Trump’s infrastructure plan likely to hit roadblocks
Donald Trump has vowed to rebuild the nation’s roads, bridges, airports and railways, but the path to delivering on that promise is full of potholes.
When President Barack Obama tried to do it, a Republican Congress fought him at almost every turn, and Trump would have to contend with his party’s deep-seated dislike for government spending and higher taxes to meet the $1 trillion tab for his proposals.
The transportation industry sees hope in Trump’s plans, which he made the first policy issue in his Wednesday victory speech.
“We are going to fix our inner cities ... We’re going to rebuild our infrastructure, which will become, by the way, second to none,” he said. “And we will put millions of our people to work as we rebuild it.”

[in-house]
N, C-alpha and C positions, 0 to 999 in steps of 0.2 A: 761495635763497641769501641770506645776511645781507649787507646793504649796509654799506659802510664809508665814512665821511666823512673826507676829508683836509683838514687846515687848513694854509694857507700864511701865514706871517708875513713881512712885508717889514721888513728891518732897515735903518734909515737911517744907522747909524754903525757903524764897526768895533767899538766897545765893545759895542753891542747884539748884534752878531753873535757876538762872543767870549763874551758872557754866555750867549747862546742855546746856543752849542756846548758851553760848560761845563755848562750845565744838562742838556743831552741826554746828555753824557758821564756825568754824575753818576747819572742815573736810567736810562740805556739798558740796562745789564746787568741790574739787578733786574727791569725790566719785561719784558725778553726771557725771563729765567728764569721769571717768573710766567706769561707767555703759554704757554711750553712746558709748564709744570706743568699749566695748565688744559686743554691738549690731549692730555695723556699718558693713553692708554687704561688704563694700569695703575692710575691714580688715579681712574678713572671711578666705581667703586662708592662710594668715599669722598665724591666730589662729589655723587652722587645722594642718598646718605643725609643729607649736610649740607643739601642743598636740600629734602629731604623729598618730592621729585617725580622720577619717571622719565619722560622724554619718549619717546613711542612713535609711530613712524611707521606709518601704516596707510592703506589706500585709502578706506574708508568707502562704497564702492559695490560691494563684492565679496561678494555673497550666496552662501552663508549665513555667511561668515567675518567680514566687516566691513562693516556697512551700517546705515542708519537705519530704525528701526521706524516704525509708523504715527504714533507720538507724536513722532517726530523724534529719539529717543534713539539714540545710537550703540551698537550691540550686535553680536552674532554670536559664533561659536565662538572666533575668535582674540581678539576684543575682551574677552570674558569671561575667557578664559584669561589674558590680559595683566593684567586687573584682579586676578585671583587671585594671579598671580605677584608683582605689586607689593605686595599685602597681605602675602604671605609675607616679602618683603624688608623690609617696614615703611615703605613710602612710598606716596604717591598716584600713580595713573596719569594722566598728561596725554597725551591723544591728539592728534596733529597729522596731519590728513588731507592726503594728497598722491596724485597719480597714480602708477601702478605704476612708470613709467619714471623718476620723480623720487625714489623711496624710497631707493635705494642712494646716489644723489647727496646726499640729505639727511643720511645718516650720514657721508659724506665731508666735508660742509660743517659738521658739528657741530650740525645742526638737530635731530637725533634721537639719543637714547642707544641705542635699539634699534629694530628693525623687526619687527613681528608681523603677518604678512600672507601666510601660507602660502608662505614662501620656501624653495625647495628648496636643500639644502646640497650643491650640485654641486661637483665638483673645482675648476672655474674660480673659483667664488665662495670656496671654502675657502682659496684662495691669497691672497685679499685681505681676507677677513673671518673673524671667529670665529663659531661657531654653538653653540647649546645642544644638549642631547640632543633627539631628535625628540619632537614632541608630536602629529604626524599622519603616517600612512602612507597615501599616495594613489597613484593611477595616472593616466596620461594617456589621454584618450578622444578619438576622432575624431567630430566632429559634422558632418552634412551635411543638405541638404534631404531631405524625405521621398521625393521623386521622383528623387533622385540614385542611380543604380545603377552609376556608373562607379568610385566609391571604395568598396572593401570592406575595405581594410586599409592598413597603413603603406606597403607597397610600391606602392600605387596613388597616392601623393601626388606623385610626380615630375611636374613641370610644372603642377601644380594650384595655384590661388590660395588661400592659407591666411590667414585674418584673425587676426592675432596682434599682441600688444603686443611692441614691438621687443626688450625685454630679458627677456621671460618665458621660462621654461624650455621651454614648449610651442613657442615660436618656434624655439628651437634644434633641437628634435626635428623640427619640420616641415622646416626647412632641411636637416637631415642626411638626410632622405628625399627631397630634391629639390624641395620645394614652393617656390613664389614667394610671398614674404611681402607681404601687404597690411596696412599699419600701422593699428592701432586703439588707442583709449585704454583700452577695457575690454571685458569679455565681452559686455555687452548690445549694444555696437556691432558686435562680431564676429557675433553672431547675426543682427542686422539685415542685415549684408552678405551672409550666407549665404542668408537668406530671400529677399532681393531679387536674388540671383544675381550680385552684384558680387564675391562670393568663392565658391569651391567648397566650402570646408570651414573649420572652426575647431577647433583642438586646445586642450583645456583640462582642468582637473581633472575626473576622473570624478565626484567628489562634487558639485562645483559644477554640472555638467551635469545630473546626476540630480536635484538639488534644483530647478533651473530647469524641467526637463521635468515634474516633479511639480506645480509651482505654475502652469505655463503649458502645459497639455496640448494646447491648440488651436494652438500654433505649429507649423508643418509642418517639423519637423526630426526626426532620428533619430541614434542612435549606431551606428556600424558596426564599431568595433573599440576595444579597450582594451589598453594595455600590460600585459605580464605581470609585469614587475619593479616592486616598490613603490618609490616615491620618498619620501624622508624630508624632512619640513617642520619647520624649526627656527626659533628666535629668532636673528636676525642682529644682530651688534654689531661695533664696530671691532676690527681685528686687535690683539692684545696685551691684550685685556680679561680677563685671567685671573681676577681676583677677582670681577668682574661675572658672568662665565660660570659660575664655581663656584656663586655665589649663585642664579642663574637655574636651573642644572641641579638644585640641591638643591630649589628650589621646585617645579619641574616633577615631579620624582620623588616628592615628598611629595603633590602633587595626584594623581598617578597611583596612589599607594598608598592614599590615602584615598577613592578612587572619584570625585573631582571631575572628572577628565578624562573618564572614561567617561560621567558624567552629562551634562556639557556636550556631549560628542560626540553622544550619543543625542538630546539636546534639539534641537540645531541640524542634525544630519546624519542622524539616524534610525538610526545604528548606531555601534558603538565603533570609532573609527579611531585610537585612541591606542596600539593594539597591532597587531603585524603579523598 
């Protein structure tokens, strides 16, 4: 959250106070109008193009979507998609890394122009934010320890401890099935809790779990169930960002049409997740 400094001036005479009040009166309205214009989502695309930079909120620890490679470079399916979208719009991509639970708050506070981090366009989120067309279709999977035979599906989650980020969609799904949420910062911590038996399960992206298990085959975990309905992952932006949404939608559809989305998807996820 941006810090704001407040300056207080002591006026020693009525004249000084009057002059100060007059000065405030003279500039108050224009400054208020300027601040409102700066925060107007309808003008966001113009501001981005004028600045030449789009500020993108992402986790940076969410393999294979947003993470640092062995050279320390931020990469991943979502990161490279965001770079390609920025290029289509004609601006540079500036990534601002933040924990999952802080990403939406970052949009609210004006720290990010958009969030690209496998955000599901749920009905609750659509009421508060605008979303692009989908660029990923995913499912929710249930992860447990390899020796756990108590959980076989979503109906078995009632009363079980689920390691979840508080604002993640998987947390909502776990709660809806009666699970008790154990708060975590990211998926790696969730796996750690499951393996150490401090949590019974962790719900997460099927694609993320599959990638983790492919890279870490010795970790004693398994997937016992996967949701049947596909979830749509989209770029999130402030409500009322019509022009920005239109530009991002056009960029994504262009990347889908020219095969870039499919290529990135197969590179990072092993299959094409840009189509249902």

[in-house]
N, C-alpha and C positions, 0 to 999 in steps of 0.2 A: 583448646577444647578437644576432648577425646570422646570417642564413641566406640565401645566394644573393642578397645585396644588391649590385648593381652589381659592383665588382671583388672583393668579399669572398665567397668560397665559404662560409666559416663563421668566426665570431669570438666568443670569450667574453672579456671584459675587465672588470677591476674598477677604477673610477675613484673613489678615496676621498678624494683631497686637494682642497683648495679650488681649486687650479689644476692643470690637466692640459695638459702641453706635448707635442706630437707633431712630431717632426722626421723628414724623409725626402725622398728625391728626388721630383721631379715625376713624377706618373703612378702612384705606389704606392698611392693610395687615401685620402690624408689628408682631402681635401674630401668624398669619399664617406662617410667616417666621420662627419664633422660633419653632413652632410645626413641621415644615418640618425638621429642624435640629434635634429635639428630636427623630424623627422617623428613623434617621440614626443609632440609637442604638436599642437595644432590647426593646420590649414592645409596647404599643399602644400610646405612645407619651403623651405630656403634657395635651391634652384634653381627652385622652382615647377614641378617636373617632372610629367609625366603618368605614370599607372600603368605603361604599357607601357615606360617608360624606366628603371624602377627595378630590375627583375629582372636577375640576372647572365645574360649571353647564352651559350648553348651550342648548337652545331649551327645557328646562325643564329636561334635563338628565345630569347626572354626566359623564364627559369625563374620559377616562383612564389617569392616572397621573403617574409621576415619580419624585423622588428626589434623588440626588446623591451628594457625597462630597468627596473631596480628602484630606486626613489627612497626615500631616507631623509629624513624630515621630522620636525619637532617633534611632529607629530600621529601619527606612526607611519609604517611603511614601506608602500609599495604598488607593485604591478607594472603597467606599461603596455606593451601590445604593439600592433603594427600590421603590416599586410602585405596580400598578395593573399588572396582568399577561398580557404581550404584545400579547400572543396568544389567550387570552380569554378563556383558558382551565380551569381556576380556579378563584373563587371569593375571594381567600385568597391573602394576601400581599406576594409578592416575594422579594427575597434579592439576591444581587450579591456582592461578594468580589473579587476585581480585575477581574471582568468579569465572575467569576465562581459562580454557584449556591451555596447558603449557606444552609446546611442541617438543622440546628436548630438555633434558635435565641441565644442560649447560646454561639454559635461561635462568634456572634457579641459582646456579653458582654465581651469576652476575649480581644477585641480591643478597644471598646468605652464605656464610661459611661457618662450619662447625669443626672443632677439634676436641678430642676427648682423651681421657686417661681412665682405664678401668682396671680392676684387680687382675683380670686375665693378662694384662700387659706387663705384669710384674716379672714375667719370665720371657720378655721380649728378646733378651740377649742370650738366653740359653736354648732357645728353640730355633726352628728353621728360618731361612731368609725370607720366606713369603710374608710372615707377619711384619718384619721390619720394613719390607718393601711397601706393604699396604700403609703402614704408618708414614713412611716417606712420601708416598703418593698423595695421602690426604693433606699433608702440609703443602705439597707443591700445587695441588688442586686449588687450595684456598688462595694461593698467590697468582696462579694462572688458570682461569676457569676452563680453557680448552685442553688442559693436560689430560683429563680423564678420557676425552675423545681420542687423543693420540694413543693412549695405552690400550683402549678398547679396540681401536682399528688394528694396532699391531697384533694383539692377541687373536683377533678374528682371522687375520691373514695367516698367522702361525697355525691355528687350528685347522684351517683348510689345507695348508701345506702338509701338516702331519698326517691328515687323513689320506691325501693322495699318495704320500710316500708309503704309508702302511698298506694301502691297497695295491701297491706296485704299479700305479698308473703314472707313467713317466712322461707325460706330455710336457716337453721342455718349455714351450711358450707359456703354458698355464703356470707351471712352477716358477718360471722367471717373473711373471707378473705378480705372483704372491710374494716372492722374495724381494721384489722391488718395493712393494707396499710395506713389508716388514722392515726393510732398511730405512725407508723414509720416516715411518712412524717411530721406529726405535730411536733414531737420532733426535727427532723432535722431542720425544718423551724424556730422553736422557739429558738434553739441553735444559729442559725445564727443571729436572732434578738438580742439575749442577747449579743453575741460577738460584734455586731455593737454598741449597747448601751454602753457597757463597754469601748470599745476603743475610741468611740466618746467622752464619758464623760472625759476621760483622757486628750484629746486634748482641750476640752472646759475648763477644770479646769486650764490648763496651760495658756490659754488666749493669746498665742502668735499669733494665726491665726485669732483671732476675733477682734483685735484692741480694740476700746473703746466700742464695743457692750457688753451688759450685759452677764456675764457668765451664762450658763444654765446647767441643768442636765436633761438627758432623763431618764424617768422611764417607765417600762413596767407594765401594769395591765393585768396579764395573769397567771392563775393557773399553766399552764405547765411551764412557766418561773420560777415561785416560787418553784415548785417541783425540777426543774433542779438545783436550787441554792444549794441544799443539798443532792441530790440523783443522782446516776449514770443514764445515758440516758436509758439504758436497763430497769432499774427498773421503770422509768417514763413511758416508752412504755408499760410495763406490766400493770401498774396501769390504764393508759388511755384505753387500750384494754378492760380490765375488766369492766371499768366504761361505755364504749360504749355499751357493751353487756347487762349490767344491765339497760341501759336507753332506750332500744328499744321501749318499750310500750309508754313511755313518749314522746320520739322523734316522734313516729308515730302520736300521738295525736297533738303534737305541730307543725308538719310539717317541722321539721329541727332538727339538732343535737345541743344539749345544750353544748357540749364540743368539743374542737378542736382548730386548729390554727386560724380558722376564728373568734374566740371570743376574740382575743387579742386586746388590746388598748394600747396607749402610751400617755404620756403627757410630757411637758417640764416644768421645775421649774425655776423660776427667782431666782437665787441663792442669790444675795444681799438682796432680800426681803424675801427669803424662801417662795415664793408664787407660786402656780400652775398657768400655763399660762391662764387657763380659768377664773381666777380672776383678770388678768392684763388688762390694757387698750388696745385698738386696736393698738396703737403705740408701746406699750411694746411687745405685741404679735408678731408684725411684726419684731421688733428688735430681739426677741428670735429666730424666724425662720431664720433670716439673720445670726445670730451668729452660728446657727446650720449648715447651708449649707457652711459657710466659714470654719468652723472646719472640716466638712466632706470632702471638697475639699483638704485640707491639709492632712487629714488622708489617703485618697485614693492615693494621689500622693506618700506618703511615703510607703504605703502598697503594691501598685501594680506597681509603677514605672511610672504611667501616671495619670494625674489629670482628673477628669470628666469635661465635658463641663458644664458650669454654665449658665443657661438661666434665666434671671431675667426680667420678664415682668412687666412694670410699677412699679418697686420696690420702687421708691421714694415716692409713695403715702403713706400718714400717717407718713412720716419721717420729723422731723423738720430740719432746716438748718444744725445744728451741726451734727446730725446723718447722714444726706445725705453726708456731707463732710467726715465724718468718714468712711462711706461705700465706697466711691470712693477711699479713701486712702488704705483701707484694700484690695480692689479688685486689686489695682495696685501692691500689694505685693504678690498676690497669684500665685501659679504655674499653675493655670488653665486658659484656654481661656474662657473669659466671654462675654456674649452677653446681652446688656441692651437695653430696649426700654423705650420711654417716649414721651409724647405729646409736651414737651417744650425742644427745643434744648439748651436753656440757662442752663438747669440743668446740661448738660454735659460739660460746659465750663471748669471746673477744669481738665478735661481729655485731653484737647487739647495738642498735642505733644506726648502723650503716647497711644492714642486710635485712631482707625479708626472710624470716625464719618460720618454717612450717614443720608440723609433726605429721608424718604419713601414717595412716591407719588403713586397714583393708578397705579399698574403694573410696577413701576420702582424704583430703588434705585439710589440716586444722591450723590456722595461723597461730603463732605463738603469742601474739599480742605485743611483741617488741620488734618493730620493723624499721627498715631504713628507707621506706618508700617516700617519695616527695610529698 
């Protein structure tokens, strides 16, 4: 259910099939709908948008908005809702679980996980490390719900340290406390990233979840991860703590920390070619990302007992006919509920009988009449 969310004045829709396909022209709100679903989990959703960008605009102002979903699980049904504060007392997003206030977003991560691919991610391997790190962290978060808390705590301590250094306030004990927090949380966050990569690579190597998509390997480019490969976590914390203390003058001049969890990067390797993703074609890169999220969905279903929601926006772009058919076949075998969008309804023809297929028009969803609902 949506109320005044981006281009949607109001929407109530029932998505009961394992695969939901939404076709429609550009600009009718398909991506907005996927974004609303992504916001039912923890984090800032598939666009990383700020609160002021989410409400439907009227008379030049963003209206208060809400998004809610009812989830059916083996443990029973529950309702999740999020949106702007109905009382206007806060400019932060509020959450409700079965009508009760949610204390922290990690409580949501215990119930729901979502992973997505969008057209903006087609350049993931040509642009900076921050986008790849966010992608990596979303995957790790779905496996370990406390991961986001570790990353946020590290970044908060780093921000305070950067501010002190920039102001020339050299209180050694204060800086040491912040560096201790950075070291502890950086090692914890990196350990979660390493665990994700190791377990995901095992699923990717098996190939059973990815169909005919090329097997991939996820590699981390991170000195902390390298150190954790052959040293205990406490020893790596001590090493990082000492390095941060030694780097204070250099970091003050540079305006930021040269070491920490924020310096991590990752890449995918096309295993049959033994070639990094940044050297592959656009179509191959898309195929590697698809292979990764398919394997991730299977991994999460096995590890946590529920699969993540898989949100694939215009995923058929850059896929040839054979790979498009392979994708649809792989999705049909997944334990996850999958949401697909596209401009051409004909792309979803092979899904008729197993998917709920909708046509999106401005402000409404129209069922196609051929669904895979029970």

But Trump has been vague what about he’d do and what it would cost. During the campaign, he said he’d double the $275 billion boost in government infrastructure spending proposed by his Democratic opponent, Hillary Clinton. A recent paper by Trump advisers calls for using federal tax credits to generate $1 trillion in private sector infrastructure investment over a decade. To offset the cost of the credits, U.S. corporations would be encouraged to bring home profits parked overseas to avoid taxes, in exchange for a low tax rate.
If that corporate tax “repatriation” idea sounds familiar, it’s probably because Obama has been urging Congress to do that, and Clinton cited repatriation as the way she would pay for her infrastructure plan.